In pamphlets written concerning the sale by William Cockburn of his secret remedy for dysentery and other fluxes, it was stated for the defence that Sloane himself did not disdain the same kind of professional conduct; and some colour is given to that charge by the fact that his only medical publication, an Account of a Medicine for Soreness, Weakness and other Distempers of the Eyes (London, 1745), was not given to the world until its author was in his eighty-fifth year and had retired from practice.
In 1716 Sloane was created a baronet, making him the first medical practitioner to receive a hereditary title. In 1719 he became president of the Royal College of Physicians, holding the office for sixteen years. In 1722 he was appointed physician-general to the army, and in 1727 first physician to George II.
Sloane's fame is based on his judicious investments rather than what he contributed to the subject of natural science or even of his own profession. His purchase of the manor of Chelsea, London, in 1712, provided the grounds for the Chelsea Physic Garden.
His great stroke as a collector was to acquire in 1701 (by bequest, conditional on paying of certain debts) the cabinet of William Courten, who had made collecting the business of his life.
When Sloane retired in 1741, his library and cabinet of curiosities, which he took with him from Bloomsbury to his house in Chelsea, had grown to be of unique value. He had acquired the extensive natural history collections of William Courten, Cardinal Filippo Antonio Gualterio, James Petiver, Nehemiah Grew, Leonard Plukenet, the Duchess of Beaufort, the rev. Adam Buddle, Paul Hermann, Franz Kiggelaer and Herman Boerhaave.
On his death on 11 January 1753 he bequeathed his books, manuscripts, prints, drawings, flora, fauna, medals, coins, seals, cameos and other curiosities to the nation, on condition that parliament should pay his executors £20,000, far less than the value of the collection. The bequest was accepted on those terms by an act passed the same year, and the collection, together with George II's royal library, etc., was opened to the public at Bloomsbury as the British Museum in 1759.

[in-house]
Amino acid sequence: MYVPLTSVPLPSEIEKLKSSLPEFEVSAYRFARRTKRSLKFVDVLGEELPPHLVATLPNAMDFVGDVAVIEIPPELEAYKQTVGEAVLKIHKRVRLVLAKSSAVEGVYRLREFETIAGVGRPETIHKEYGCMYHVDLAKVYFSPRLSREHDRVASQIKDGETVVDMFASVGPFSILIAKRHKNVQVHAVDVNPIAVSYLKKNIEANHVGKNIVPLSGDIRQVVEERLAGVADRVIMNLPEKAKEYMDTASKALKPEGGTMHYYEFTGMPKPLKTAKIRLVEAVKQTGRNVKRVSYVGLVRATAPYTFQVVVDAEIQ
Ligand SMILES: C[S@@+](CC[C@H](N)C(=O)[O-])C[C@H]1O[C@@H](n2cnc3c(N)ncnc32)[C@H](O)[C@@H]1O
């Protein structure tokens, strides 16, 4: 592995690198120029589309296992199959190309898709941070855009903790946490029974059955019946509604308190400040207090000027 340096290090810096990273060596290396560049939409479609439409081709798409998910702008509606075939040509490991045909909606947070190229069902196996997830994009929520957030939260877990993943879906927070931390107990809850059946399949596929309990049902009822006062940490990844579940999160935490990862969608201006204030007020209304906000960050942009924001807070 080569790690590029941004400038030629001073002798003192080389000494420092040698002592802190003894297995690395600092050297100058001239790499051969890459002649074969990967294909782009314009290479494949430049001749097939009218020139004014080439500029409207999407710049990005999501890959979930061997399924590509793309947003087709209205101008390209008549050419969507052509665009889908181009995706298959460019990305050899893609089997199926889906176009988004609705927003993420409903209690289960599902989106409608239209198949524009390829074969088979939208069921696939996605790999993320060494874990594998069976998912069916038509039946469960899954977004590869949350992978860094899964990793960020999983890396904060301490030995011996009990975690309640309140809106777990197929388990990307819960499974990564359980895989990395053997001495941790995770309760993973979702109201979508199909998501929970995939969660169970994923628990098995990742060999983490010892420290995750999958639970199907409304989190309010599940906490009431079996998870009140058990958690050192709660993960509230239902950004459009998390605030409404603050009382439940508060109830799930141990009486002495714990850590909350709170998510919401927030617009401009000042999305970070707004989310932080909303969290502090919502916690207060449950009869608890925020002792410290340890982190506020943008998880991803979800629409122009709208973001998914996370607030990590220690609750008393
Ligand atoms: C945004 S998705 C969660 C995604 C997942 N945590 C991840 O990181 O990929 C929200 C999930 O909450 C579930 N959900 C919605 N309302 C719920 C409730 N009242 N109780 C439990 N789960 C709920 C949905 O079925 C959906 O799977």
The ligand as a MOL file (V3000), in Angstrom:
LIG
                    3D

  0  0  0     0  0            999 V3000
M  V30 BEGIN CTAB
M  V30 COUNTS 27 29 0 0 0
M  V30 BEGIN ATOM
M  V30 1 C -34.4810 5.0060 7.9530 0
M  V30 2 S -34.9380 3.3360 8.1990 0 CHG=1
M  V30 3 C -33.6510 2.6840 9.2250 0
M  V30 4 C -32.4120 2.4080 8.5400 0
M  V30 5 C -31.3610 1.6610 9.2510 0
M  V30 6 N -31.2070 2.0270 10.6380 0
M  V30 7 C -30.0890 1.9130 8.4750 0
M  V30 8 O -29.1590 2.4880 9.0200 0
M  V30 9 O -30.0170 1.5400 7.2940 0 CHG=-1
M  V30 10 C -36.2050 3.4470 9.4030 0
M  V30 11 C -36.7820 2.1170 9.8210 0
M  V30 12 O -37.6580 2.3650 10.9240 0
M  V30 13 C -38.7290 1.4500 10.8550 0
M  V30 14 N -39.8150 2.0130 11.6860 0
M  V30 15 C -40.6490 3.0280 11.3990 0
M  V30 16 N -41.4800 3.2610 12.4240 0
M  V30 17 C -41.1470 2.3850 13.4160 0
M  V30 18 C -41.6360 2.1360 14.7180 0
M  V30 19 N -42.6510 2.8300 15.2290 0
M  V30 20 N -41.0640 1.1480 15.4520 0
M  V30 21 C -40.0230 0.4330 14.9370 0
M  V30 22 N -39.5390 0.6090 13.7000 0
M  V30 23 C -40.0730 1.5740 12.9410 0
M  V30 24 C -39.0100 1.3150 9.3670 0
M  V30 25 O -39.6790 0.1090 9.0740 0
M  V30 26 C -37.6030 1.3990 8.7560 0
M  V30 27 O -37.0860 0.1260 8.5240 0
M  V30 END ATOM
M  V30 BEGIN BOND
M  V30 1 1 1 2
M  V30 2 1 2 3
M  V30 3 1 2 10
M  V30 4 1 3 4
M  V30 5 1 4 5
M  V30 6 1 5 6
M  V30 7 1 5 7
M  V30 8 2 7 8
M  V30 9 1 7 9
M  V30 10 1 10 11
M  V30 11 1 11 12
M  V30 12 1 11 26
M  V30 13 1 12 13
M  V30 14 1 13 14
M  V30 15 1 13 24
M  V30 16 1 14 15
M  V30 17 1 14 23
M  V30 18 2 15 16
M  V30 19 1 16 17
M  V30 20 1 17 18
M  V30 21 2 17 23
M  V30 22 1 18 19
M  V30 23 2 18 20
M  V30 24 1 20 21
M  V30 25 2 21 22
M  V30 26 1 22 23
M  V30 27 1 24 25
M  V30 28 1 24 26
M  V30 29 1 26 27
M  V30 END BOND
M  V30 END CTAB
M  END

A significant proportion of this collection was later to become the foundation for the Natural History Museum.
He also gave the Apothecaries' Company the land of the Chelsea physic garden, which they had rented from the Chelsea estate since 1673.
Hans Sloane was buried on 18 January 1753 at Chelsea Old Church with the following memorial:
To the memory of Sir Hans Sloane, Bart, President of the Royal Society, and of the College of Physicians; who in the year of our Lord 1753, the 92d of his age, without the least pain of body and with a conscious serenity of mind, ended a virtuous and beneficent life. This monument was erected by his two daughters Eliza Cadogan and Sarah Stanley
His grave is shared with his wife Elisabeth[b] who died in 1724.
Sloane Square, Sloane Street, Sloane Avenue, Sloane Grammar School and Sloane Gardens in the Royal Borough of Kensington and Chelsea are named after Sir Hans. His first name is given to Hans Street, Hans Crescent, Hans Place and Hans Road, all of which are also situated in the Royal Borough.
|Wikisource has original works written by or about:
|Wikimedia Commons has media related to Hans Sloane.|
|Baronetage of Great Britain|
1716 – 1753
Sir Isaac Newton
|President of the Royal Society
1727 – 1741
|President of Royal College of Physicians
1719 – 1735